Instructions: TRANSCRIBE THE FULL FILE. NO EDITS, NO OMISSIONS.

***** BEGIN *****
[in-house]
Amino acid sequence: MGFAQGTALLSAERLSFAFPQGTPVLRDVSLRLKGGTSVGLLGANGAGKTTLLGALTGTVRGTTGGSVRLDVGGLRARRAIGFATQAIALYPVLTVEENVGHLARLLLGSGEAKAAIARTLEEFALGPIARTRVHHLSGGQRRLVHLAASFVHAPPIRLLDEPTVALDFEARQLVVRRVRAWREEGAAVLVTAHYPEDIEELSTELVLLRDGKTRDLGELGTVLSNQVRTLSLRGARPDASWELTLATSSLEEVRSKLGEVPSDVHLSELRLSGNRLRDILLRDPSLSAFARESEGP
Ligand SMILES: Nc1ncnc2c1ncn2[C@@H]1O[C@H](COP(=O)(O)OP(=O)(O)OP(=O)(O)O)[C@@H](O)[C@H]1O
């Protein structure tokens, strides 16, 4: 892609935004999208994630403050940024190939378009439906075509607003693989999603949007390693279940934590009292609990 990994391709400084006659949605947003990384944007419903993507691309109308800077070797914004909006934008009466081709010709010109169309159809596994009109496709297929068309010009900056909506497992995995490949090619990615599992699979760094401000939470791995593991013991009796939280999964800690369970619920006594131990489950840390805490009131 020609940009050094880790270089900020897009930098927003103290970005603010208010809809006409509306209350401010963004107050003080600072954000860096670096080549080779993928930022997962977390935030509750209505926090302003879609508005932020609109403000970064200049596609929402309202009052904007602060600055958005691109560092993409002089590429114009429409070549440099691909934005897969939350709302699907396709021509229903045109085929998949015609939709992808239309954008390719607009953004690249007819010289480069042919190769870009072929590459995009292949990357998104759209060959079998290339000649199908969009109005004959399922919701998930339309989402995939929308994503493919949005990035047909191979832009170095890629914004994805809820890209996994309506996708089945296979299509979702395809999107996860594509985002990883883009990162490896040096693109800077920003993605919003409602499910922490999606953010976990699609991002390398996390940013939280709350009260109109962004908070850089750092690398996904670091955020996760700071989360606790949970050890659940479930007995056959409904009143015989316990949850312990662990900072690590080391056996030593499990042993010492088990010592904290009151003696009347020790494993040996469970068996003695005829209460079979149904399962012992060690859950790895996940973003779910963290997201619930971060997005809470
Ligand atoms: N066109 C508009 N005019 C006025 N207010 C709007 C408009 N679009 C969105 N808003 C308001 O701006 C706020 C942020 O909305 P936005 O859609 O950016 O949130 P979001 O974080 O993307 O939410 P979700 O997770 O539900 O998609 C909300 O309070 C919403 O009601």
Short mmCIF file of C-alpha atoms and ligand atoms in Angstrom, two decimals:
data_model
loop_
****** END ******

[in-house]
Amino acid sequence: MGFAQGTALLSAERLSFAFPQGTPVLRDVSLRLKGGTSVGLLGANGAGKTTLLGALTGTVRGTTGGSVRLDVGGLRARRAIGFATQAIALYPVLTVEENVGHLARLLLGSGEAKAAIARTLEEFALGPIARTRVHHLSGGQRRLVHLAASFVHAPPIRLLDEPTVALDFEARQLVVRRVRAWREEGAAVLVTAHYPEDIEELSTELVLLRDGKTRDLGELGTVLSNQVRTLSLRGARPDASWELTLATSSLEEVRSKLGEVPSDVHLSELRLSGNRLRDILLRDPSLSAFARESEGP
Ligand SMILES: Nc1ncnc2c1ncn2[C@@H]1O[C@H](COP(=O)(O)OP(=O)(O)OP(=O)(O)O)[C@@H](O)[C@H]1O
């Protein structure tokens, strides 16, 4: 892609935004999208994630403050940024190939378009439906075509607003693989999603949007390693279940934590009292609990 990994391709400084006659949605947003990384944007419903993507691309109308800077070797914004909006934008009466081709010709010109169309159809596994009109496709297929068309010009900056909506497992995995490949090619990615599992699979760094401000939470791995593991013991009796939280999964800690369970619920006594131990489950840390805490009131 020609940009050094880790270089900020897009930098927003103290970005603010208010809809006409509306209350401010963004107050003080600072954000860096670096080549080779993928930022997962977390935030509750209505926090302003879609508005932020609109403000970064200049596609929402309202009052904007602060600055958005691109560092993409002089590429114009429409070549440099691909934005897969939350709302699907396709021509229903045109085929998949015609939709992808239309954008390719607009953004690249007819010289480069042919190769870009072929590459995009292949990357998104759209060959079998290339000649199908969009109005004959399922919701998930339309989402995939929308994503493919949005990035047909191979832009170095890629914004994805809820890209996994309506996708089945296979299509979702395809999107996860594509985002990883883009990162490896040096693109800077920003993605919003409602499910922490999606953010976990699609991002390398996390940013939280709350009260109109962004908070850089750092690398996904670091955020996760700071989360606790949970050890659940479930007995056959409904009143015989316990949850312990662990900072690590080391056996030593499990042993010492088990010592904290009151003696009347020790494993040996469970068996003695005829209460079979149904399962012992060690859950790895996940973003779910963290997201619930971060997005809470
Ligand atoms: N066109 C508009 N005019 C006025 N207010 C709007 C408009 N679009 C969105 N808003 C308001 O701006 C706020 C942020 O909305 P936005 O859609 O950016 O949130 P979001 O974080 O993307 O939410 P979700 O997770 O539900 O998609 C909300 O309070 C919403 O009601």
Short mmCIF file of C-alpha atoms and ligand atoms in Angstrom, two decimals:
data_model
loop_